Jennie Proto: My Personal Understanding of Public Health

Being in contact with so many students, there are many moments that stick out in my mind. After all, the kids always have surprises up their sleeves! Over the past year, they have kept me on my toes, all the while strengthening my personal definition of public health, especially relating to a rural community. To me, public health encompasses every aspect of life, from one’s education, family situation, access to health care services, neighborhood, to economic status. However, these larger categories can mean so many things, particularly when it concerns living in poverty.

Jennie Proto facilitating a health education class with youth

I have witnessed this true meaning of public health through the dental program at the health department in Baker County. Each week, I attend to first through third grade students bussed over to the health department’s dental office from a local elementary school. These students have told me all kinds of stories and tidbits from their lives—really firsthand accounts of the meaning of how living in poverty can affect one’s overall being. For some, this reality of quality of life is better than others. One way I have learned to tell is by looking at their mouths—an indication of what life may look like for them later—as oral health is connected to serious diseases such as osteoporosis, cardiovascular disease, and diabetes. 

Apart from these life-threatening concerns, however, are some major ones that affect these children’s everyday lives—issues that overwhelm the need for regular health care visits. For instance, maybe it means a child has a parent in jail—I will never forget a boy saying he couldn’t remember how tall his dad is—or his or her mother has a live-in boyfriend that he or she doesn’t like. Or, it could mean that a child is living in a home infested with fleas that his or her parent can’t afford to exterminate. Perhaps, the child goes home one day to find his or her bed gone because the family needed the money. The hardest story to hear was a girl who did not pass first grade because she didn’t have glasses.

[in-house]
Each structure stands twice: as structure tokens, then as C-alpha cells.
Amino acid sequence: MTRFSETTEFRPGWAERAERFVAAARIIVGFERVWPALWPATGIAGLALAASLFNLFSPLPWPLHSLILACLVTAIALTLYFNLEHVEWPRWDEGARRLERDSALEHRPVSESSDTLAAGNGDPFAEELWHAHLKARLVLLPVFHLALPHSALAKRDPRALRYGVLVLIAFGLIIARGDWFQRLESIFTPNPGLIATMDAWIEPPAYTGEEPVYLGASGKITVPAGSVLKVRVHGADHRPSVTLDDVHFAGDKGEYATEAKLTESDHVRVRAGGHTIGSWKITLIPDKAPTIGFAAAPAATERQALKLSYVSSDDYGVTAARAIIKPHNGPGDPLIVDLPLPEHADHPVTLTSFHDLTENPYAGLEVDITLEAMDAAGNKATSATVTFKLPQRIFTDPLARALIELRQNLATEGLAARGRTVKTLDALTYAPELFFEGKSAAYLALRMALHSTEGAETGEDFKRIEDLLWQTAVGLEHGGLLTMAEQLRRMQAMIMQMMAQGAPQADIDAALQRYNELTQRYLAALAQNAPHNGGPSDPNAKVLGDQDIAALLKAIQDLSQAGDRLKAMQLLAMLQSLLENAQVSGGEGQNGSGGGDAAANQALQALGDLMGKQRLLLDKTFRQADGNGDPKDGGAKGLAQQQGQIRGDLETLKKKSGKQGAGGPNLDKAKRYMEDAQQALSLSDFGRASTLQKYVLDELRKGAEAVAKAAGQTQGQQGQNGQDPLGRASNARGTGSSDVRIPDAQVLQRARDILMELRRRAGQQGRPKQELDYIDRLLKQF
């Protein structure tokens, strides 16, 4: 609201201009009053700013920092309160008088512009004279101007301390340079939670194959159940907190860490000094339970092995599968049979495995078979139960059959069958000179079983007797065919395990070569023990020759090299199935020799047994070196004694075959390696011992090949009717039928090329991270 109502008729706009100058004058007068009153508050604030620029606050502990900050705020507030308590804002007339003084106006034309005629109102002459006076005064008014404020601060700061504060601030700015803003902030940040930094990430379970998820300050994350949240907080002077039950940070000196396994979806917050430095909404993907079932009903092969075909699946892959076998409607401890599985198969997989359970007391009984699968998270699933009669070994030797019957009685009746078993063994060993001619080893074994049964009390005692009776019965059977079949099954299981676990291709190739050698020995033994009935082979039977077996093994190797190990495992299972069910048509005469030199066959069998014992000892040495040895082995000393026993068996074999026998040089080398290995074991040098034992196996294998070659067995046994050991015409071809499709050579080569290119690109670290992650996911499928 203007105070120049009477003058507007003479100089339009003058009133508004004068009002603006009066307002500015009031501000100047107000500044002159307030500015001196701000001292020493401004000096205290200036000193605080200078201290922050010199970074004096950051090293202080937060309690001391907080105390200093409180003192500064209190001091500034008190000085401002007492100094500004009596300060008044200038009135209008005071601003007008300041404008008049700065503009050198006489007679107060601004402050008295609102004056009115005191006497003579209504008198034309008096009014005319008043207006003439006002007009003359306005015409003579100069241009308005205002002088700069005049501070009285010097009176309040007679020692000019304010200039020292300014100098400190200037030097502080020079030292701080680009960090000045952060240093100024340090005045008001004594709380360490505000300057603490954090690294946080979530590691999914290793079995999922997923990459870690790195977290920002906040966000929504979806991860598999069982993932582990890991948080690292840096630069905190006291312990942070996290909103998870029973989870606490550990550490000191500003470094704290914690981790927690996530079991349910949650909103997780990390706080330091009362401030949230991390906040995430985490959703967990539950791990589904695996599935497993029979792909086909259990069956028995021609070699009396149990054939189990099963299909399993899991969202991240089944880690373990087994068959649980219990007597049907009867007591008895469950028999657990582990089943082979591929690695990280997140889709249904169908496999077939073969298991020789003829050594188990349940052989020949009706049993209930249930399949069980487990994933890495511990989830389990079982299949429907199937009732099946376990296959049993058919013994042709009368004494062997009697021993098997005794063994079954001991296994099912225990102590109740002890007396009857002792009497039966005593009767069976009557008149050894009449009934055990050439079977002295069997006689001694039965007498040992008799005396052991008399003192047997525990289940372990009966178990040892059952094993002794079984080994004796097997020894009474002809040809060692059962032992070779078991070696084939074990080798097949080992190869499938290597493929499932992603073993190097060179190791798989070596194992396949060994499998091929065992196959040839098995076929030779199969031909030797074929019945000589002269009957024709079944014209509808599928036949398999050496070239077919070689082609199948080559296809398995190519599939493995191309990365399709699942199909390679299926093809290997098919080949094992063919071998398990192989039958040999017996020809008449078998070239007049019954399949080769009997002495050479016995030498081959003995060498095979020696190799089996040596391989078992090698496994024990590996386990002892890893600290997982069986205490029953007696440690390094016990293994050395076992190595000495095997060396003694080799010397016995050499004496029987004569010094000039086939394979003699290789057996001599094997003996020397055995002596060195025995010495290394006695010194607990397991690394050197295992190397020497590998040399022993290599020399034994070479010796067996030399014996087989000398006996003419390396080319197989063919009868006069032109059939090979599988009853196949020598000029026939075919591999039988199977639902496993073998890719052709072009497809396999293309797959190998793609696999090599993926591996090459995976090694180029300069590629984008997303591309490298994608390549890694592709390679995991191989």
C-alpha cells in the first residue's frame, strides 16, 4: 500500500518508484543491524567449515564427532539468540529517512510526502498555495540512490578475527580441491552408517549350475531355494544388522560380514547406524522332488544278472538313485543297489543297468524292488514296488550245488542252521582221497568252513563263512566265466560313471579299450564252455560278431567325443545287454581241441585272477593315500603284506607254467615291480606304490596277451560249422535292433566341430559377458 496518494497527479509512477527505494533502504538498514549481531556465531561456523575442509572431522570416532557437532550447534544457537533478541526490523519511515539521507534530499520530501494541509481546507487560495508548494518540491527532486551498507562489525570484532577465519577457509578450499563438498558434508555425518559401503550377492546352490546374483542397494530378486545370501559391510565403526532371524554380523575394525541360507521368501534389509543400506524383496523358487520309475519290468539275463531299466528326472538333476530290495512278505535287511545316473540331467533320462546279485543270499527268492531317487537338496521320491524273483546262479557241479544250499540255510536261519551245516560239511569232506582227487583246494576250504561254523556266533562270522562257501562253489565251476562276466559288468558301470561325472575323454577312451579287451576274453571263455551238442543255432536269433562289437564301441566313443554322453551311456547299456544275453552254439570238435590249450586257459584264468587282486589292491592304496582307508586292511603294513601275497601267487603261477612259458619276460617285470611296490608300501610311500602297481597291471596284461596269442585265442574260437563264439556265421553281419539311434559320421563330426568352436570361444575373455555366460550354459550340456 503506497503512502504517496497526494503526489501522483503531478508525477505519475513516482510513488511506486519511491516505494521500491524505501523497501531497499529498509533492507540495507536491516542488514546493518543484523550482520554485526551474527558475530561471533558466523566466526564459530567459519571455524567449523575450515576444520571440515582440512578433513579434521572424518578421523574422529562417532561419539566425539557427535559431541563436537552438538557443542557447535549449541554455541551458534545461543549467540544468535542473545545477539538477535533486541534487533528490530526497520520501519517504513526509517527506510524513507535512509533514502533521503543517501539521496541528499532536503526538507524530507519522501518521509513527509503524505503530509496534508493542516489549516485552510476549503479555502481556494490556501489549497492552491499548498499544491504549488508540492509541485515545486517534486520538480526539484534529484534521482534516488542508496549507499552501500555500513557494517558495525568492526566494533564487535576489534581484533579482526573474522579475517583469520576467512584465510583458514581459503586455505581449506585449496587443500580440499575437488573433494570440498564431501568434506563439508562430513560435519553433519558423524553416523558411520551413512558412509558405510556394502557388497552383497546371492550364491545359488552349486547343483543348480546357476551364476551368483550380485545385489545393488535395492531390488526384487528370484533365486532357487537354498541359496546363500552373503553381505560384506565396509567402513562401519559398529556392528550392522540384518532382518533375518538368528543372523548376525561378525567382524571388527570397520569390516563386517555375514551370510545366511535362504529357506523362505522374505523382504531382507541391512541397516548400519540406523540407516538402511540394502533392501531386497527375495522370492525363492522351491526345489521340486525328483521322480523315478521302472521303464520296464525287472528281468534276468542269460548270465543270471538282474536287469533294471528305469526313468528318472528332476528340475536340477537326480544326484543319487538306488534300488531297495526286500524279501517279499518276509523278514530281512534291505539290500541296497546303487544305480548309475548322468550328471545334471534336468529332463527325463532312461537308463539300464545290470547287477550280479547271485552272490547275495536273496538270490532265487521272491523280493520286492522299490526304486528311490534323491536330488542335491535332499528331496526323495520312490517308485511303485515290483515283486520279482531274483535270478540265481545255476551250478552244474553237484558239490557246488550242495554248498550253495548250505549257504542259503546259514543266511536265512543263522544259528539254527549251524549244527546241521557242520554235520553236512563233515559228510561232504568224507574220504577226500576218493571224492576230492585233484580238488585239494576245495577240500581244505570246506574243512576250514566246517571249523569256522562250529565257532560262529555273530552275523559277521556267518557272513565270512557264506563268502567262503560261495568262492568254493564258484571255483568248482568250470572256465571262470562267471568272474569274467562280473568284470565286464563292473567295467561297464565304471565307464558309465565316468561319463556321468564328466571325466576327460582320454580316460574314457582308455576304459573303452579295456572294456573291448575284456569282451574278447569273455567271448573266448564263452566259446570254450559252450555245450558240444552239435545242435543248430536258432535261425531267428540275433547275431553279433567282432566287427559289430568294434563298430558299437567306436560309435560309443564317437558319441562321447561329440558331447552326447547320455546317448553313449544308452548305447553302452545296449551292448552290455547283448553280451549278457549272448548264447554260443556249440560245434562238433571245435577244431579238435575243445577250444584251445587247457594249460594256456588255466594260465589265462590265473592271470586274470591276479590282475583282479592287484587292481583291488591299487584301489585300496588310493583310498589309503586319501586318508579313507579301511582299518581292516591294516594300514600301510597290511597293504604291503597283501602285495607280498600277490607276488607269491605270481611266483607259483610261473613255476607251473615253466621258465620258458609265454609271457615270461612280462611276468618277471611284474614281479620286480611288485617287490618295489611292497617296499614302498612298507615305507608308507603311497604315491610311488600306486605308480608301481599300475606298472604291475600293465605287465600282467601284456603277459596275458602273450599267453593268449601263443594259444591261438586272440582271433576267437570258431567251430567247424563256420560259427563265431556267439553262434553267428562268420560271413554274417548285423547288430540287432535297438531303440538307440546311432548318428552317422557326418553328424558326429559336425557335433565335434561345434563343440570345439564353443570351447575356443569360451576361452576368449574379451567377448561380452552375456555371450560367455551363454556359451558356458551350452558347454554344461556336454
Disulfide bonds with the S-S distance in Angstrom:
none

These are just a few examples of things among many I heard when facilitating learning activities for the dental kids. However, they, among others, have truly impacted how I view a rural community and the great impact of the health department has on it. They provide services that these children would likely not receive otherwise. These services cannot fix all the structural problems in these children’s lives, but they do address critical needs, which inevitably impact the children’s future positively.